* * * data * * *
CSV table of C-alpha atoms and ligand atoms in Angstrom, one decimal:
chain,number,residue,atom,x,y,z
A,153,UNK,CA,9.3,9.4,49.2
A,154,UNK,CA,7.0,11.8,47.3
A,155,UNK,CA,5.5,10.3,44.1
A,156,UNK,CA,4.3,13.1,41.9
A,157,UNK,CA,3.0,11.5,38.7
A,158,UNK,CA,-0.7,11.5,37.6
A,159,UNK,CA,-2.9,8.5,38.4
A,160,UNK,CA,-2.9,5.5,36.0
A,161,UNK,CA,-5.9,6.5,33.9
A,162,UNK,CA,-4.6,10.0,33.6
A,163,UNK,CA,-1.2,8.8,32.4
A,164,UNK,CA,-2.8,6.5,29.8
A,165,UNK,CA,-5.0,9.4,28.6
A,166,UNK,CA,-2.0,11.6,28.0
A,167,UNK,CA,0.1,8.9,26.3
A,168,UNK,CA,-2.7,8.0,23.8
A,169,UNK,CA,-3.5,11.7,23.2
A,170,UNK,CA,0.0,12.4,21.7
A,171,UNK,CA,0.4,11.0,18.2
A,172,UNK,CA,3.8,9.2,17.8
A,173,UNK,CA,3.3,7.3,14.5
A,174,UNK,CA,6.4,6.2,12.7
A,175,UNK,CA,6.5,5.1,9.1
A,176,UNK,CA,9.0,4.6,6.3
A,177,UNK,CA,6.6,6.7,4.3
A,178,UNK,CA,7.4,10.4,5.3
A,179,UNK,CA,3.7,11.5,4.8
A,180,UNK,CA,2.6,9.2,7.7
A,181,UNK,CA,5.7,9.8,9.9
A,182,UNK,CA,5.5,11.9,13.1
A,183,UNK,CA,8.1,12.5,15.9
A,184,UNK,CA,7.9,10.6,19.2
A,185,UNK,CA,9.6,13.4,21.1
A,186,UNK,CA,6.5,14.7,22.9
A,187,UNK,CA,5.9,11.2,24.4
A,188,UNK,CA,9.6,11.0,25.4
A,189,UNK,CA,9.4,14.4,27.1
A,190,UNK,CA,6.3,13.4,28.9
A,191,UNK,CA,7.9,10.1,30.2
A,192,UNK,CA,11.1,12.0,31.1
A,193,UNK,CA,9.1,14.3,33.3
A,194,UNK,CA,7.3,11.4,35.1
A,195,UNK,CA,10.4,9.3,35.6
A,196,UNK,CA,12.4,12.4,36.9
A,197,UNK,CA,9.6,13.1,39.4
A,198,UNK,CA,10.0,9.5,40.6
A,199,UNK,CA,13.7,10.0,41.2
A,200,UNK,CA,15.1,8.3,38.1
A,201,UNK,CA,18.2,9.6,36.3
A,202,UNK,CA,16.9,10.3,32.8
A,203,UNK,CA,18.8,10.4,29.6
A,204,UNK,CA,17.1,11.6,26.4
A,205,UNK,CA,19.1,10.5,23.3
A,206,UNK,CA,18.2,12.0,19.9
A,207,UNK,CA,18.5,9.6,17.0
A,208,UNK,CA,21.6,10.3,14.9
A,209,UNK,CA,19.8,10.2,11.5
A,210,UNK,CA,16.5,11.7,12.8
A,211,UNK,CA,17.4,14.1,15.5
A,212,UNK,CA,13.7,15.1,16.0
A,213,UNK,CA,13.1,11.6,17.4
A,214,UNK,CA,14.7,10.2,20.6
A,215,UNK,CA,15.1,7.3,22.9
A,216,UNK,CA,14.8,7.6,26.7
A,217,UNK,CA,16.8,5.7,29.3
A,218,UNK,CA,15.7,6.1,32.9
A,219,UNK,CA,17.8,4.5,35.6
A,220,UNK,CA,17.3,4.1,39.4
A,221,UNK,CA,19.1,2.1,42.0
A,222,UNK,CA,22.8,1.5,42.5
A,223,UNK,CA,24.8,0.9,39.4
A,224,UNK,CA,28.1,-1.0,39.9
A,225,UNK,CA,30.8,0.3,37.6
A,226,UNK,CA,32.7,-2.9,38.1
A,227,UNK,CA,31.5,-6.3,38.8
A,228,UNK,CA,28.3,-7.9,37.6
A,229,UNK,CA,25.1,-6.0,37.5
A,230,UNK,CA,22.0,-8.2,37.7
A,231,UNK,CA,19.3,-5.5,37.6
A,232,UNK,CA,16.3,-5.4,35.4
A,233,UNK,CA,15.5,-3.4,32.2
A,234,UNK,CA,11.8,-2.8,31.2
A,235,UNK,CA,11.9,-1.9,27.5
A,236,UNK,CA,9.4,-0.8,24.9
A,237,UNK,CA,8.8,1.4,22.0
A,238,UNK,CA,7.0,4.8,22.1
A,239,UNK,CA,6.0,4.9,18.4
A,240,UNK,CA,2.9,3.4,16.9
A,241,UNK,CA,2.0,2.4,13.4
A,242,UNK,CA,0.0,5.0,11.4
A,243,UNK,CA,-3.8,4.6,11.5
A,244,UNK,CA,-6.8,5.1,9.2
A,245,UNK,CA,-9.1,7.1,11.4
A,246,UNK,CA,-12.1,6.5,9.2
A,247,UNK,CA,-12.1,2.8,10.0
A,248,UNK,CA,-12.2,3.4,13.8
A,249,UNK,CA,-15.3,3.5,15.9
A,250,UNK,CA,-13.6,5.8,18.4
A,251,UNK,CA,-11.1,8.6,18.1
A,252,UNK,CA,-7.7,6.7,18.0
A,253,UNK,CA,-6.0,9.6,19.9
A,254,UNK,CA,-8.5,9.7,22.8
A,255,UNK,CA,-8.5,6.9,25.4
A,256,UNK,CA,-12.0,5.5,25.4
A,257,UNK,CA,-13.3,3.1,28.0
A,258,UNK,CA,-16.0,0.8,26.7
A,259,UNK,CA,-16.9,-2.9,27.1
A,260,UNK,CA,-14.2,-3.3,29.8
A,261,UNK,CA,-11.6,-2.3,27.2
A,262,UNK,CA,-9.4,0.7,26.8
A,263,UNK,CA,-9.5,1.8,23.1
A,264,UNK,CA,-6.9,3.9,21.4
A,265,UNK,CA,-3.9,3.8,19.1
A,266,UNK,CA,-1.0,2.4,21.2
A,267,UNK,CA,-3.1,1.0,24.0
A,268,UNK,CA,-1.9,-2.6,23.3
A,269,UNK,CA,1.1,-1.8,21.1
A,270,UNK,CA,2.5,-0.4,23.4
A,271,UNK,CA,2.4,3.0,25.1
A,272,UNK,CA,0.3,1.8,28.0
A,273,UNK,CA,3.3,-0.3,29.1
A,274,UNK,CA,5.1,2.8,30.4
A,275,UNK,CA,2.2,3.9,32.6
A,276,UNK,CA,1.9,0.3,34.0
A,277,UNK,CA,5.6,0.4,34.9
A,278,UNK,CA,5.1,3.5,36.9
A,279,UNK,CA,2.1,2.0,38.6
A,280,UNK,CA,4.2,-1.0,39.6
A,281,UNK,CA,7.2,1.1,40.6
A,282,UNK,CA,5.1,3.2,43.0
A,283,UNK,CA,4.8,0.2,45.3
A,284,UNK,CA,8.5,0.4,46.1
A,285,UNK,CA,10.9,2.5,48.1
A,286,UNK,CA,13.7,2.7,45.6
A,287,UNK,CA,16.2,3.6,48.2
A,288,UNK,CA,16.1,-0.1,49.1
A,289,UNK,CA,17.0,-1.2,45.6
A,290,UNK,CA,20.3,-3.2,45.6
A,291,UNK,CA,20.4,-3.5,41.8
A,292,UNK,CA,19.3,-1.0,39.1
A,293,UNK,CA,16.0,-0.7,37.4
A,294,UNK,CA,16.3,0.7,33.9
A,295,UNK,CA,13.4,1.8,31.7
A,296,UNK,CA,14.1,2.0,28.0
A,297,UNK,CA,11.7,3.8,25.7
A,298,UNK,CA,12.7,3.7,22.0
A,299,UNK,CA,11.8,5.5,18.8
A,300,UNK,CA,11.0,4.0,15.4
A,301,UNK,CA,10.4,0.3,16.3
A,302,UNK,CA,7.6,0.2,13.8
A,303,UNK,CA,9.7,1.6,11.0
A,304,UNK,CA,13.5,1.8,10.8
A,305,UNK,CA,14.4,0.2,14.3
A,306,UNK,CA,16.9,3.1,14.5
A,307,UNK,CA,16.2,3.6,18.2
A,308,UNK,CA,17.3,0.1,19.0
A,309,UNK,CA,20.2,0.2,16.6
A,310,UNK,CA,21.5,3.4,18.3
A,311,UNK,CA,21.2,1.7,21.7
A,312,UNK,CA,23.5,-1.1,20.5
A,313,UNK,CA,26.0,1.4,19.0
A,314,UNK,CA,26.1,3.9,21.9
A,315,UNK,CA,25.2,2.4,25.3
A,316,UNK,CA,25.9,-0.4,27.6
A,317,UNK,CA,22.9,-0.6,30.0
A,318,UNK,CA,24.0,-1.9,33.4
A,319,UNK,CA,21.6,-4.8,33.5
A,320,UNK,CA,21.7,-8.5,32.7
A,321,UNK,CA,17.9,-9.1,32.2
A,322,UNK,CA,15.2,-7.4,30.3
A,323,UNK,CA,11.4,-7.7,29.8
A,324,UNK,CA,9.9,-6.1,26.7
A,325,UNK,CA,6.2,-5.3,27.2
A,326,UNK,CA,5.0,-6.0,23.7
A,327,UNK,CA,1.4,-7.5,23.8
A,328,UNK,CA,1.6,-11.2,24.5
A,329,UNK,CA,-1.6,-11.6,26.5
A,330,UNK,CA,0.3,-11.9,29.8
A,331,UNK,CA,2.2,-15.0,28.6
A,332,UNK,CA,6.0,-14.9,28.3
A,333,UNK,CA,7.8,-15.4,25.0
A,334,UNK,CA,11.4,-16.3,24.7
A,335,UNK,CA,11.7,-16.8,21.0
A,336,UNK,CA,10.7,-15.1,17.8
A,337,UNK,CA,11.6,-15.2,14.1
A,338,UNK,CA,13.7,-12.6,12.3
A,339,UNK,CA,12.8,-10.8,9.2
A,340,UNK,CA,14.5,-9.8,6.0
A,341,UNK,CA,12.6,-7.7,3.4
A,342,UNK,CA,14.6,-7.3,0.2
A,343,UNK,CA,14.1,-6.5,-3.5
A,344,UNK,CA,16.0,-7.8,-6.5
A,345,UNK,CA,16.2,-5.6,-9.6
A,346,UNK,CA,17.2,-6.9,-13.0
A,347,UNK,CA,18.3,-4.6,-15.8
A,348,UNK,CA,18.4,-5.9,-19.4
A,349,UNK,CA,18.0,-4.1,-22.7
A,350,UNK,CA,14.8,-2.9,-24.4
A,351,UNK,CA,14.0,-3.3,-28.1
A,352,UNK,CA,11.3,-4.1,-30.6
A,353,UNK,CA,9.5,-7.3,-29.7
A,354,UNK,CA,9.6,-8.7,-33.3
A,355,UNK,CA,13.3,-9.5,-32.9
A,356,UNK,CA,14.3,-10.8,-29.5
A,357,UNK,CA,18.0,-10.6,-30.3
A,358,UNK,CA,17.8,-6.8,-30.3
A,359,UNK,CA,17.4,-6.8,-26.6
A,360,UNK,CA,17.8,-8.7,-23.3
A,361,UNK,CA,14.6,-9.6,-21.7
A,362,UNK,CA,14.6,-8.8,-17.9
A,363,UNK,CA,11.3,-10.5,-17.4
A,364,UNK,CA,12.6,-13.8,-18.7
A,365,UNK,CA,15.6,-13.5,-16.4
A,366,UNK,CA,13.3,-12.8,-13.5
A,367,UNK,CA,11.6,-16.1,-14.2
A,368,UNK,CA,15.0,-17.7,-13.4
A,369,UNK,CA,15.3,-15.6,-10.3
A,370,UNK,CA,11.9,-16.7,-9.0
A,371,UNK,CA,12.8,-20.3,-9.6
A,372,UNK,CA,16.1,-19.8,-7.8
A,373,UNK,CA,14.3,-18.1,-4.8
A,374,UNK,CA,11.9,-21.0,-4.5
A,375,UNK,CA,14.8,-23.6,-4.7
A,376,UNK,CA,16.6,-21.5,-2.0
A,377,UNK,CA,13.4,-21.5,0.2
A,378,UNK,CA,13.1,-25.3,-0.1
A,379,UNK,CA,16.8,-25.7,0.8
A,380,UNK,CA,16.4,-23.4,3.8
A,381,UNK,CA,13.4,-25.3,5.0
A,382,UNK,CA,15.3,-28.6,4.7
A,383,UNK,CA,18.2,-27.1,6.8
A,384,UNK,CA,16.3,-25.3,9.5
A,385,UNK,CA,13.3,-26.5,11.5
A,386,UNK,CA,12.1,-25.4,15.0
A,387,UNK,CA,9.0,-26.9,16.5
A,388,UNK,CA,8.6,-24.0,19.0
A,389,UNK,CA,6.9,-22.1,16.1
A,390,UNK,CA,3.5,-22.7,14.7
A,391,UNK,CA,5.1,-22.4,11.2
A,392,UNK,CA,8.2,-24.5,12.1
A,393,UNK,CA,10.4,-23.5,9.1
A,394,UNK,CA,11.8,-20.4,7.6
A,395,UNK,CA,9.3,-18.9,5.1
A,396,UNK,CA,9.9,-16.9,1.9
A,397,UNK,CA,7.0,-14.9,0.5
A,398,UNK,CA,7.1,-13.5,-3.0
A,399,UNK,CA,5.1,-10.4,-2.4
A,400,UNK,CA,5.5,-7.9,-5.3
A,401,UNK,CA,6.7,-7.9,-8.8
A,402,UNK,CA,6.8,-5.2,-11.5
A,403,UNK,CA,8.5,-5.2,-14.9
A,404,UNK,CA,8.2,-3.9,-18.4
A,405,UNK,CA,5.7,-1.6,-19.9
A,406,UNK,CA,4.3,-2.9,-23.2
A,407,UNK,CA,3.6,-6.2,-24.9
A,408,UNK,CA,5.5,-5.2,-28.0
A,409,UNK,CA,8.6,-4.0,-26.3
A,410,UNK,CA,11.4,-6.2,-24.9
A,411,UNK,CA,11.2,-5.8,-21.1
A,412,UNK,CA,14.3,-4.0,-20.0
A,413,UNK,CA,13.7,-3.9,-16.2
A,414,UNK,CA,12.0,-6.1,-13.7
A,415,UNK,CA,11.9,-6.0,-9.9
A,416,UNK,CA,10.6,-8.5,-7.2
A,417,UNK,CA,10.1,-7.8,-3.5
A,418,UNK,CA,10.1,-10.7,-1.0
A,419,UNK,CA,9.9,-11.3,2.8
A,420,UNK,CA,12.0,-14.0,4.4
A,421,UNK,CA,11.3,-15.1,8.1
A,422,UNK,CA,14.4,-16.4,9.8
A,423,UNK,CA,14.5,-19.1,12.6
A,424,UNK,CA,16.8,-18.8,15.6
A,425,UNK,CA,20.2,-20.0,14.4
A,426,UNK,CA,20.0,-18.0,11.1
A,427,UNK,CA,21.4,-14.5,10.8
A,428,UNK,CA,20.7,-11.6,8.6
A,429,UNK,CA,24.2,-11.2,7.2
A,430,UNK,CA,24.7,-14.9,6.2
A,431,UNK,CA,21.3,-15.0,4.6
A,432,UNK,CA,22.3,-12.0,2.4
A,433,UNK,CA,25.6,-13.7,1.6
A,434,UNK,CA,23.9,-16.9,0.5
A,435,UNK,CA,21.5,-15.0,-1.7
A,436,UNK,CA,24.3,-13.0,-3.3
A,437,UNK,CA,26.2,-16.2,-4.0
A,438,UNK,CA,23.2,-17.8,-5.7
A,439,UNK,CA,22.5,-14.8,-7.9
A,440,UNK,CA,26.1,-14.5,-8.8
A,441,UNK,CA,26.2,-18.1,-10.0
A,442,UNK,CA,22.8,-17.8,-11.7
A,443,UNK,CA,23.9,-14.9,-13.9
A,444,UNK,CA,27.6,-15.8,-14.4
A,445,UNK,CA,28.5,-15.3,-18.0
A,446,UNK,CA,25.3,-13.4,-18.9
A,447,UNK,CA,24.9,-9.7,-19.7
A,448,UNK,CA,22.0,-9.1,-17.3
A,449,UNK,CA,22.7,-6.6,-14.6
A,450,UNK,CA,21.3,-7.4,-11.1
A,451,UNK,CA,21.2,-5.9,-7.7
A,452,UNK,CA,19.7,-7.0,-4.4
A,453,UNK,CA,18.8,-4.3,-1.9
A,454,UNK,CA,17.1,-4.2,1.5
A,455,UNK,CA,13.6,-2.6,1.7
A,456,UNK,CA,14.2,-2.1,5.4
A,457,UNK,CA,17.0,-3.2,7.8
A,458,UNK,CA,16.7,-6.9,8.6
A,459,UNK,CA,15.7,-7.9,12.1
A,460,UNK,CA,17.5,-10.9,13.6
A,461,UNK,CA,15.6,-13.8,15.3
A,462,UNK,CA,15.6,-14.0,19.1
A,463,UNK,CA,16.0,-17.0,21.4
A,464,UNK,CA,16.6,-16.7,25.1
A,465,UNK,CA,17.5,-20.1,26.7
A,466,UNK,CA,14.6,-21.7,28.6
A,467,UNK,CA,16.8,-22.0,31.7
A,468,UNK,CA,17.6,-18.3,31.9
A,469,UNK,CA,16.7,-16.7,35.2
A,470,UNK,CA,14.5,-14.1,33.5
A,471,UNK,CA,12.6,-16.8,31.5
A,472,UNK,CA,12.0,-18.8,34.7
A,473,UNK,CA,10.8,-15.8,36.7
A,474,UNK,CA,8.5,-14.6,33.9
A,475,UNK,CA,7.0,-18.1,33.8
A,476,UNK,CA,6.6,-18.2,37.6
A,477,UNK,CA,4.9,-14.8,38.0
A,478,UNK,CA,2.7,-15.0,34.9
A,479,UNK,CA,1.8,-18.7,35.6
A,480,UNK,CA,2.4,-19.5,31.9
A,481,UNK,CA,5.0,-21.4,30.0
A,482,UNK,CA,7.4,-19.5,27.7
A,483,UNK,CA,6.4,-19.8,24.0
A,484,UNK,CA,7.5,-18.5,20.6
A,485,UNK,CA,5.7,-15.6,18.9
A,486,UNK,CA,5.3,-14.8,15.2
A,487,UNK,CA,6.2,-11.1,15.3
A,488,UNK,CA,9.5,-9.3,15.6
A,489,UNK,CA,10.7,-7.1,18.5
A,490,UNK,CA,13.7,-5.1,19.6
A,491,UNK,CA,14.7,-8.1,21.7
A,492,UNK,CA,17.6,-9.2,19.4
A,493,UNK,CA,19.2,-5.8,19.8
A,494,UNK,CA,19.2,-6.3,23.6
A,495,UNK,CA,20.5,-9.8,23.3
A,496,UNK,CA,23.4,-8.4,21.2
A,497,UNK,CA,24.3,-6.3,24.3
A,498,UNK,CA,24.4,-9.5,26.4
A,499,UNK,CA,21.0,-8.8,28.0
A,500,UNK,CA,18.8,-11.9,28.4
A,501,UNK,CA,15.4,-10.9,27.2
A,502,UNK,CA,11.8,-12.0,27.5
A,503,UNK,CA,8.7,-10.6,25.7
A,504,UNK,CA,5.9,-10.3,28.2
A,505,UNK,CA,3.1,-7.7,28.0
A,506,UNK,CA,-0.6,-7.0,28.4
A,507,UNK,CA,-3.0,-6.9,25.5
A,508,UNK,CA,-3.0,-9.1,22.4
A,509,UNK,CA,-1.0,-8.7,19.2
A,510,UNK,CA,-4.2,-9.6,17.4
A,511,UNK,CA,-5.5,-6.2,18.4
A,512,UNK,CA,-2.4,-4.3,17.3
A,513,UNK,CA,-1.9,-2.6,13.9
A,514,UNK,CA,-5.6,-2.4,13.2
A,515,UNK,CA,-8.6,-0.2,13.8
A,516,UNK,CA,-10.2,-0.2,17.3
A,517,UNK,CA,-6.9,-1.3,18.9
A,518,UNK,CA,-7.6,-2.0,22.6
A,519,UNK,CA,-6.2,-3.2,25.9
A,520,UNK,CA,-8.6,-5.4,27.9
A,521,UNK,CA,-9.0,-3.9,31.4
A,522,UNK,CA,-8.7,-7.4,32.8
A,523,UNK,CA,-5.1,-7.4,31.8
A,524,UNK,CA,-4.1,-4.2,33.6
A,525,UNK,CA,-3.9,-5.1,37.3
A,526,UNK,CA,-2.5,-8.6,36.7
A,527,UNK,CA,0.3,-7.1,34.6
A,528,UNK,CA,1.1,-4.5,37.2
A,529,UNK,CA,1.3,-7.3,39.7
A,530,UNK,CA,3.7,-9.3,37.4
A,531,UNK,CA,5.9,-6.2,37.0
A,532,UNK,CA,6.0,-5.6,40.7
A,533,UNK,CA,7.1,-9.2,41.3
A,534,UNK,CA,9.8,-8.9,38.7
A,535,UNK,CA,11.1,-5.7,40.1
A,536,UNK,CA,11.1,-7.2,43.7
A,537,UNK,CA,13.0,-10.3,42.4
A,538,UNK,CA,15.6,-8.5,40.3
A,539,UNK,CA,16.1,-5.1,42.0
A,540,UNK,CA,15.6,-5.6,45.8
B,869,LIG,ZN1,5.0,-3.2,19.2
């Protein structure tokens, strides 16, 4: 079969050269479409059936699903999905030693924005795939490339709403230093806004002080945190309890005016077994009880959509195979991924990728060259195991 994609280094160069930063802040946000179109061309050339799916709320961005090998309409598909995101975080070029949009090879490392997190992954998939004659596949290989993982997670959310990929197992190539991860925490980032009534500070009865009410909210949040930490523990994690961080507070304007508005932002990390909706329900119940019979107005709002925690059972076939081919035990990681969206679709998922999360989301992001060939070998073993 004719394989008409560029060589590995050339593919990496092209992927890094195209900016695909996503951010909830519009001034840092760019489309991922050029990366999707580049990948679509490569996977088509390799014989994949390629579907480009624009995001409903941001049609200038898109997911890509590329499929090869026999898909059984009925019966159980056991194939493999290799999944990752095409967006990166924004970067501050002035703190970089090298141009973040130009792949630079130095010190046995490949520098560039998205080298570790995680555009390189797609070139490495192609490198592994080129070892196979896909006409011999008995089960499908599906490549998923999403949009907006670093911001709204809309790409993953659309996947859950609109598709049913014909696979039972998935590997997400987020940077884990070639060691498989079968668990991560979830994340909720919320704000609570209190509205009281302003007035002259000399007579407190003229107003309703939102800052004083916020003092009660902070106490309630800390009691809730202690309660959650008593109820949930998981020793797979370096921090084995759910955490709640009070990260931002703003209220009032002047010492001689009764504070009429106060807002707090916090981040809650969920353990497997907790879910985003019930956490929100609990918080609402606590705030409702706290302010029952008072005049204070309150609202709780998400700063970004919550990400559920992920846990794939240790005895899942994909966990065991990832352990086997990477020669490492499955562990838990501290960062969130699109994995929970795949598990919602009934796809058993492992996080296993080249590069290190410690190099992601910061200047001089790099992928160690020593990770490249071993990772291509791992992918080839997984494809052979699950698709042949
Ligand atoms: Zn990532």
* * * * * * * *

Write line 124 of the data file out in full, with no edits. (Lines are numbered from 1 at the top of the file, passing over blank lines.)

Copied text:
A,274,UNK,CA,5.1,2.8,30.4